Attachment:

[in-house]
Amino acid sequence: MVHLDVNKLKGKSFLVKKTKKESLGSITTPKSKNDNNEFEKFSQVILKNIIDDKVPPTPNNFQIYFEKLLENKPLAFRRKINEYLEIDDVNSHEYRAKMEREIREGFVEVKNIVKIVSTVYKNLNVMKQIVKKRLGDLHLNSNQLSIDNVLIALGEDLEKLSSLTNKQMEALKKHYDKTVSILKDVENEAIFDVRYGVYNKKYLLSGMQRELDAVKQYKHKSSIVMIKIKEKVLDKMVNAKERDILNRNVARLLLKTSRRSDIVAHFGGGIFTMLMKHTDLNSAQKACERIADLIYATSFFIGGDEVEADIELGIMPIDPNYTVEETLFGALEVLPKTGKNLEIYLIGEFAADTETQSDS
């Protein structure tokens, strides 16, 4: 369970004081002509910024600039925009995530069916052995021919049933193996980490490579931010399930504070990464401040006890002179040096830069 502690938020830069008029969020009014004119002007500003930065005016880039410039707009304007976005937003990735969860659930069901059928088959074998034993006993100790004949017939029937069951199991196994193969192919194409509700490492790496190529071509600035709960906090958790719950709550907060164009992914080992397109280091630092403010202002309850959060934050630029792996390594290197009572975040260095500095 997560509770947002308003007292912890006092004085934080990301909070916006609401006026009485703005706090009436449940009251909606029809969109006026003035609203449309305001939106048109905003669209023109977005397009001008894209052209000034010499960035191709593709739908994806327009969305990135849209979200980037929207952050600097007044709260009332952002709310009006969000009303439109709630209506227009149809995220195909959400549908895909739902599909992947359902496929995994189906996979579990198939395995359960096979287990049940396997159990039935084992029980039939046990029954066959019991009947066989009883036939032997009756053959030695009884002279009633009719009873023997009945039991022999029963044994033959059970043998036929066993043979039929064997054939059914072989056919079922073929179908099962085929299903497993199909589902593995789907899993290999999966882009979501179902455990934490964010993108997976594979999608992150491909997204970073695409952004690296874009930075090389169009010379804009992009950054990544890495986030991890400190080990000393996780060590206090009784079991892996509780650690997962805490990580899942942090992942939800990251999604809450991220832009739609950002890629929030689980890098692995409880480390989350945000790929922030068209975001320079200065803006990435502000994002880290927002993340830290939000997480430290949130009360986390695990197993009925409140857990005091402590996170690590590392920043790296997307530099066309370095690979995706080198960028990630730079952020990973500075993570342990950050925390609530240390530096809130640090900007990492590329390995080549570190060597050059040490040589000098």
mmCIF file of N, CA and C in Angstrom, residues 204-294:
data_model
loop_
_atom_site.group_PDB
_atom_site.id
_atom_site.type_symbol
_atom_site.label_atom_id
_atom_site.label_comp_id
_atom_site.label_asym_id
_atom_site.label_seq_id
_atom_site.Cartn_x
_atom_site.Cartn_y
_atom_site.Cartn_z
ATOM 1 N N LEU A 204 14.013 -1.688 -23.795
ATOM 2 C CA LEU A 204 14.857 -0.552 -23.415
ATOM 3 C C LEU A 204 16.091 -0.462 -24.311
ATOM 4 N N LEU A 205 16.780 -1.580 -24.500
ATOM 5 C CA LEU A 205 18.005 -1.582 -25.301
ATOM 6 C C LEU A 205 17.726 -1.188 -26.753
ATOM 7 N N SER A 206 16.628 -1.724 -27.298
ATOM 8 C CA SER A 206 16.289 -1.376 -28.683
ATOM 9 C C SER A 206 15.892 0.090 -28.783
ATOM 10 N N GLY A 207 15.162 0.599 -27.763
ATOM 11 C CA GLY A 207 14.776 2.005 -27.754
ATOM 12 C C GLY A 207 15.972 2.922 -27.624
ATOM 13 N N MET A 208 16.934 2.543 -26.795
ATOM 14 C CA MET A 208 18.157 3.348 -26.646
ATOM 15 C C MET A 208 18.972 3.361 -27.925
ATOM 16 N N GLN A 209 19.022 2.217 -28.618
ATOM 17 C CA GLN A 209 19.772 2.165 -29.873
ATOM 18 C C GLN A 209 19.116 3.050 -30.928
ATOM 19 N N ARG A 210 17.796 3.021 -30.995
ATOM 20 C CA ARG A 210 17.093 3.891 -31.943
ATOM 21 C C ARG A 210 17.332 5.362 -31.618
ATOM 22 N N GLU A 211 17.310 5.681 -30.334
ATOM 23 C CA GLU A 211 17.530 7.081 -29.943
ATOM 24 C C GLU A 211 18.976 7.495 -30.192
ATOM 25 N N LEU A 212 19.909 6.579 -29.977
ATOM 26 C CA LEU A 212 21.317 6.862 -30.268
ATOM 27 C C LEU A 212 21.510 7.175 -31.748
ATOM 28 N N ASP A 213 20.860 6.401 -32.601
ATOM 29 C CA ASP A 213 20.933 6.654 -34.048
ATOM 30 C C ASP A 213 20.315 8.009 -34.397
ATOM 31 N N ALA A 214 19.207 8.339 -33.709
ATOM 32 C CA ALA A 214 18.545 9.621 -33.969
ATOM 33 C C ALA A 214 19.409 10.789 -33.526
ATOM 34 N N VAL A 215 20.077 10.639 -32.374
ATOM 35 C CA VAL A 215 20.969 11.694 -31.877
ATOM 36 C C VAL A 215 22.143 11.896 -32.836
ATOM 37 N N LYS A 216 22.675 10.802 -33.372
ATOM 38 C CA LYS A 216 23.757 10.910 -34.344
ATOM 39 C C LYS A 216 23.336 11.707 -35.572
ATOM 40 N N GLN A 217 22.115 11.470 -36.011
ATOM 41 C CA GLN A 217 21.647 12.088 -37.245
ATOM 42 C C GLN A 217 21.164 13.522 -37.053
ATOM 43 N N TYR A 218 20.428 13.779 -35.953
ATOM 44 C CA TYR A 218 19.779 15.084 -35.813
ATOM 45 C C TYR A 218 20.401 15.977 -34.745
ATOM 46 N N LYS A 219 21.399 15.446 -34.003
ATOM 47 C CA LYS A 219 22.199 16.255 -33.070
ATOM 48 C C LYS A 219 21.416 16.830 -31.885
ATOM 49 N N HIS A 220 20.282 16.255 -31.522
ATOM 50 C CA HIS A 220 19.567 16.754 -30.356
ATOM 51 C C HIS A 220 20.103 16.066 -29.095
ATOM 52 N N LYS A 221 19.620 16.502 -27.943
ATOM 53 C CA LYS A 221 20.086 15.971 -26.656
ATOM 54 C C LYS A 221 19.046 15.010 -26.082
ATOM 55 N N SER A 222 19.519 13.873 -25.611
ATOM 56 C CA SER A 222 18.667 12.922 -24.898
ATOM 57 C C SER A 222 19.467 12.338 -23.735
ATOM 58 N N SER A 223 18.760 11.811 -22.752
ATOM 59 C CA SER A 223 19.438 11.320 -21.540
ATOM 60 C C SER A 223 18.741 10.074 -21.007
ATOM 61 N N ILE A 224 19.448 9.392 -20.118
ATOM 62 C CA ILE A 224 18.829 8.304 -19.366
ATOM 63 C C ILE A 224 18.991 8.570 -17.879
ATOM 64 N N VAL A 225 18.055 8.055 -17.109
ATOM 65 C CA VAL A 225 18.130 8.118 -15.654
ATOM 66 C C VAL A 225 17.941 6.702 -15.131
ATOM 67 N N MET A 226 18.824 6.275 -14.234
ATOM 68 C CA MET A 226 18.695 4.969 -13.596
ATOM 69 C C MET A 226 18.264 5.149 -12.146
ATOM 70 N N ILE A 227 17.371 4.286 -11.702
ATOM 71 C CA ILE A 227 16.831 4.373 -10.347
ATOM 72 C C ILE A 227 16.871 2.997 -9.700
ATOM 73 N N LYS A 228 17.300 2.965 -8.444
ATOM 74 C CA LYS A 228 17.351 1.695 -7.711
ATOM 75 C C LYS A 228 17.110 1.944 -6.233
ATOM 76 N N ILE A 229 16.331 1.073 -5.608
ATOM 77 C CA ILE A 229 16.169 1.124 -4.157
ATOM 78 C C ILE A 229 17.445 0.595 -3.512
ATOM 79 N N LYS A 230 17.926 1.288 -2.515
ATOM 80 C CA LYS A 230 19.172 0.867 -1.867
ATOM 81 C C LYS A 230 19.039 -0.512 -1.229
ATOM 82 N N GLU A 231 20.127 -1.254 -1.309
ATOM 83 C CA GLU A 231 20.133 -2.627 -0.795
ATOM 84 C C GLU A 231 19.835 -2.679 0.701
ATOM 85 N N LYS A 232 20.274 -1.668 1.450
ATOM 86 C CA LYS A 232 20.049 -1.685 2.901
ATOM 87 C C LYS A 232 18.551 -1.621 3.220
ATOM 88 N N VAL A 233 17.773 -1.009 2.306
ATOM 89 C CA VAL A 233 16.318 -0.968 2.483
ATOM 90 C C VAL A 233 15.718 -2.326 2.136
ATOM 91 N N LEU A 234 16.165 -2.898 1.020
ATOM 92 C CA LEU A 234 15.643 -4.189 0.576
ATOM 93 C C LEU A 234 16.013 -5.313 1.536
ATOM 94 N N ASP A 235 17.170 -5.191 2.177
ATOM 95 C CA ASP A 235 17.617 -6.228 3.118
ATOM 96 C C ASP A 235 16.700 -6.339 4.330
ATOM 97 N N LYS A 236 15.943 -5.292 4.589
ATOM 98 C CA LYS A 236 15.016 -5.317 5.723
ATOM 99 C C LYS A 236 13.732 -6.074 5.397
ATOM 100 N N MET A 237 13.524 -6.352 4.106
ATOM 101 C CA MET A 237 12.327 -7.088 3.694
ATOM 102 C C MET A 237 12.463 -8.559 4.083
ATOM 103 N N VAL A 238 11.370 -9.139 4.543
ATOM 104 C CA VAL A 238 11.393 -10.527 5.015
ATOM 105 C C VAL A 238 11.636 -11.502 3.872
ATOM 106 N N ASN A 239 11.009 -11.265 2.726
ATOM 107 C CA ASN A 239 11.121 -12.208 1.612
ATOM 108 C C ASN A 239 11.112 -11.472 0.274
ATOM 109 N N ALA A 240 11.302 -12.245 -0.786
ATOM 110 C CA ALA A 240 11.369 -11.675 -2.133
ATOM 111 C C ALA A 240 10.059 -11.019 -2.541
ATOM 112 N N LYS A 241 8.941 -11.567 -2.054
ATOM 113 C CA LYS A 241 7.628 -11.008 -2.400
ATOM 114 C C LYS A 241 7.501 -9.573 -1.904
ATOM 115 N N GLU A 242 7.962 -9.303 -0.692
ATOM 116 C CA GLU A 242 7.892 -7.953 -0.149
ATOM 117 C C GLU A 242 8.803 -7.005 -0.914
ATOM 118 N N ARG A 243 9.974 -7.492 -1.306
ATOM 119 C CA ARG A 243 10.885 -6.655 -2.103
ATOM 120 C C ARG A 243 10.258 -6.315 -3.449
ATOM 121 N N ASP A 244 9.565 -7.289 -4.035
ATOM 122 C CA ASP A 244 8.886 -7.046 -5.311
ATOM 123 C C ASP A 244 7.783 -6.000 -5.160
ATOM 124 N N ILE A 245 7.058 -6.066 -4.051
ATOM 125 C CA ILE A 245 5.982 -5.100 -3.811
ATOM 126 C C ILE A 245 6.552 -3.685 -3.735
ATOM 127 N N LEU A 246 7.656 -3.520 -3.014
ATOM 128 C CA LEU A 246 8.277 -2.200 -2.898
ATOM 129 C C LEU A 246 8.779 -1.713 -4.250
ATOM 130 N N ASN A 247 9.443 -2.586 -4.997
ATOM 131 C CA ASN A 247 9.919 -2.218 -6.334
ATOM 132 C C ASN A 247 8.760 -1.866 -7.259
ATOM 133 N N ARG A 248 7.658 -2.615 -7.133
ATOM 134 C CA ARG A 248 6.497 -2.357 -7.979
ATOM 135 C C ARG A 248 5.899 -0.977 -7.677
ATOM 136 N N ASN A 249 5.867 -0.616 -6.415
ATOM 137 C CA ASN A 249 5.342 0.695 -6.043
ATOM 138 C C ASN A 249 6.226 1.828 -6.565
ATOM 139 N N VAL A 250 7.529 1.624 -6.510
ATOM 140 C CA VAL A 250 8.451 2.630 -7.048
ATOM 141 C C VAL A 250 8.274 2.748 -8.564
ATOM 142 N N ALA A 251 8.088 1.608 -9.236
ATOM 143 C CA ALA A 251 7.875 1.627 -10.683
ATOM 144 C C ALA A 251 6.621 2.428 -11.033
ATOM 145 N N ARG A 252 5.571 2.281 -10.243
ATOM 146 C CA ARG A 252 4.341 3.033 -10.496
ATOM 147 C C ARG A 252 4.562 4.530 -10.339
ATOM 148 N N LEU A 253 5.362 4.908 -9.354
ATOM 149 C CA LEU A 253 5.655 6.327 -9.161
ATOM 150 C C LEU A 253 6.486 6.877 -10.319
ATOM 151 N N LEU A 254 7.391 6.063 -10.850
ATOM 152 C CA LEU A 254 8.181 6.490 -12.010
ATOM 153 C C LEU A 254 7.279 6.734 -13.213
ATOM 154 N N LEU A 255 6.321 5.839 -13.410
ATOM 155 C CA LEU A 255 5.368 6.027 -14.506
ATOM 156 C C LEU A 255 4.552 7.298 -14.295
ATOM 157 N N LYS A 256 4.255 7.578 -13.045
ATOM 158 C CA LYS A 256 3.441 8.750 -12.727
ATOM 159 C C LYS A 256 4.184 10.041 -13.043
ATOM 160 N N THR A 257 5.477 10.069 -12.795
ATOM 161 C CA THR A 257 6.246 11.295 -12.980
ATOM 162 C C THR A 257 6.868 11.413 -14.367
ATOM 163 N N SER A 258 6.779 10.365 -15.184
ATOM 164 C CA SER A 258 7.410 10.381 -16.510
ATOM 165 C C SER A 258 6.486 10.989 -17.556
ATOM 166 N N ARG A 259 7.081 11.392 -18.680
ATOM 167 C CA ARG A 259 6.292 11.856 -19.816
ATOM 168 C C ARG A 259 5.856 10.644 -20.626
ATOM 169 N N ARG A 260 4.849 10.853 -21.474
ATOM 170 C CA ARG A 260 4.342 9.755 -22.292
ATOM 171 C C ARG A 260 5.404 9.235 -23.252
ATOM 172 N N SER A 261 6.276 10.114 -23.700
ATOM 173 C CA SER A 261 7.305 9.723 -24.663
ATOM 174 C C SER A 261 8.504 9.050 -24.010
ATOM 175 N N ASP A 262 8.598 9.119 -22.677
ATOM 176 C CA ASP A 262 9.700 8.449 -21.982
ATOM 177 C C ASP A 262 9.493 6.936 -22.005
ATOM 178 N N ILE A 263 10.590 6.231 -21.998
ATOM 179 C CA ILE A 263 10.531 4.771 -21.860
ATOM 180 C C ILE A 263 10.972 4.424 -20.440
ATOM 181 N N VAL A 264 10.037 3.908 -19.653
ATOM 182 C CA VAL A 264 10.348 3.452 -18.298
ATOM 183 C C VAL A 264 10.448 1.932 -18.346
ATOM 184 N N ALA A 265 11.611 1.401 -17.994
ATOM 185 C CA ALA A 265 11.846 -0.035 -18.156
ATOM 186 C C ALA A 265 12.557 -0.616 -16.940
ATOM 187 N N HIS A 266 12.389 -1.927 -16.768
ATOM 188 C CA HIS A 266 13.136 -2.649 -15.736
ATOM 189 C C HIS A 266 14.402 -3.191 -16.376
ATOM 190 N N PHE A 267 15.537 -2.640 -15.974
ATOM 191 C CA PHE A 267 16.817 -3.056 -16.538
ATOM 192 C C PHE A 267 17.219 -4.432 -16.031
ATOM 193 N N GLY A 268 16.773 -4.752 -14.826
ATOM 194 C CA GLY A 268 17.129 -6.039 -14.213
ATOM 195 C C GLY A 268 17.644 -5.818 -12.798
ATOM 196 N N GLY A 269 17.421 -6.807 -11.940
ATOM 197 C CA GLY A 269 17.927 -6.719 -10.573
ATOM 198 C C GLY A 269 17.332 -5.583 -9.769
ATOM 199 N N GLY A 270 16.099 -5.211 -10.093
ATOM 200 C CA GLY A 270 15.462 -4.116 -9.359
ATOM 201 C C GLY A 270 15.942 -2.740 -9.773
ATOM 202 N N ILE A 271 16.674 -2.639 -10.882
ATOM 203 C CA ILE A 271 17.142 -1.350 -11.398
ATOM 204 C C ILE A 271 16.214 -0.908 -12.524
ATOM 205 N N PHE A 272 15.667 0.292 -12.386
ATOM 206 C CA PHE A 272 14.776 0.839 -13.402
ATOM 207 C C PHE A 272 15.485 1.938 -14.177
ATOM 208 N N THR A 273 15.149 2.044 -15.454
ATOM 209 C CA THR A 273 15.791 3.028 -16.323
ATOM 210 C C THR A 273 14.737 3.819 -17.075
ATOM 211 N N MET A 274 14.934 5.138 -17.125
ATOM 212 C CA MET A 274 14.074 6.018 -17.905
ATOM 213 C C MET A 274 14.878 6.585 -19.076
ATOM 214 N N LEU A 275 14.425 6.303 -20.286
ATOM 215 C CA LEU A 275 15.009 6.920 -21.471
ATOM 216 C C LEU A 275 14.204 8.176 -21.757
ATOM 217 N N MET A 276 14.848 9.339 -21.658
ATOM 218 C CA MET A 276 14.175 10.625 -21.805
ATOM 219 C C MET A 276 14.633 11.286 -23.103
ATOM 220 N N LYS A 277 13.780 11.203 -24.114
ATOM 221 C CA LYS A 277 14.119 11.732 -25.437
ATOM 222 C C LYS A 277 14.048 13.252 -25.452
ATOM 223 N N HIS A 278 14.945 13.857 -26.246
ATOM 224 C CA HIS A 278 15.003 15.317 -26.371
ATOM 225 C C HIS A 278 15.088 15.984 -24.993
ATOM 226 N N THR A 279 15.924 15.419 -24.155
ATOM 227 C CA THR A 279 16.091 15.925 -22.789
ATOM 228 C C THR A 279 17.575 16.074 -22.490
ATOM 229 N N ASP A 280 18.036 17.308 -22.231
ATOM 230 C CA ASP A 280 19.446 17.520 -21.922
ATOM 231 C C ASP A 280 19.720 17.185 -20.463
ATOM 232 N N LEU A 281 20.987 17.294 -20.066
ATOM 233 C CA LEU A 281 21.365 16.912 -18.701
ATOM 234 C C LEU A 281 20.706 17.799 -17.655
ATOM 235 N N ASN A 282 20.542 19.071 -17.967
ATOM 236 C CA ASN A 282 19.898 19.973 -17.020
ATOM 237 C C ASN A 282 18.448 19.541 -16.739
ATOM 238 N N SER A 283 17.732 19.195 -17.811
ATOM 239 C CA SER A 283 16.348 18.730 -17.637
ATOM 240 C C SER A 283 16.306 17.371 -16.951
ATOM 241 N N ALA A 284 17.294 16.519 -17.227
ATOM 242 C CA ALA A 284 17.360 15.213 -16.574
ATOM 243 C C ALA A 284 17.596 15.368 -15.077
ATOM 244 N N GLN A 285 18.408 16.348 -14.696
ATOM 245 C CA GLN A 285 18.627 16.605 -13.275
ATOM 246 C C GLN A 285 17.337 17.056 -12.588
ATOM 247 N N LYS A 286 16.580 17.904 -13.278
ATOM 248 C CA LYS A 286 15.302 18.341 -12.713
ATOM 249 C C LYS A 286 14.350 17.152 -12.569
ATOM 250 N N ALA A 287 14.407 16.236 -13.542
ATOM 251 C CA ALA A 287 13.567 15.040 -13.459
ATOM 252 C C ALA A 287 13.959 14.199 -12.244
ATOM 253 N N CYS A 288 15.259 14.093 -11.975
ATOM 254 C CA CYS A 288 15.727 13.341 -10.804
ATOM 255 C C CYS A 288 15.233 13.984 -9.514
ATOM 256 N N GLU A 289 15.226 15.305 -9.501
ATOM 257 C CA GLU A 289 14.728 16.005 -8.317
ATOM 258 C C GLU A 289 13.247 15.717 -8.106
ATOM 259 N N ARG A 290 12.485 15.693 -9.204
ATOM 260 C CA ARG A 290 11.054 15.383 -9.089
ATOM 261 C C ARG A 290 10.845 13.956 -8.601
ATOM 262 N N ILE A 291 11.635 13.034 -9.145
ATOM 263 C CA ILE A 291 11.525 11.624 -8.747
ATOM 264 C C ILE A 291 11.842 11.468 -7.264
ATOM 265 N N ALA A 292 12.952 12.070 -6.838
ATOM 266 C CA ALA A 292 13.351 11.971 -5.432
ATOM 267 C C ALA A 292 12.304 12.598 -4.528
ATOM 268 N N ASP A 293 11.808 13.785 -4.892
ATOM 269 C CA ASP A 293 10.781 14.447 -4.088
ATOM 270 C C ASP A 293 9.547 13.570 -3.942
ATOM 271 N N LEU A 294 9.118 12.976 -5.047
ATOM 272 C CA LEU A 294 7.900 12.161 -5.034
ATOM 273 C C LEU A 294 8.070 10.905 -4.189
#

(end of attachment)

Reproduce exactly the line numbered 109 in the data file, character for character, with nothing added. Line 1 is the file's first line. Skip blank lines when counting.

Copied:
ATOM 93 C C LEU A 234 16.013 -5.313 1.536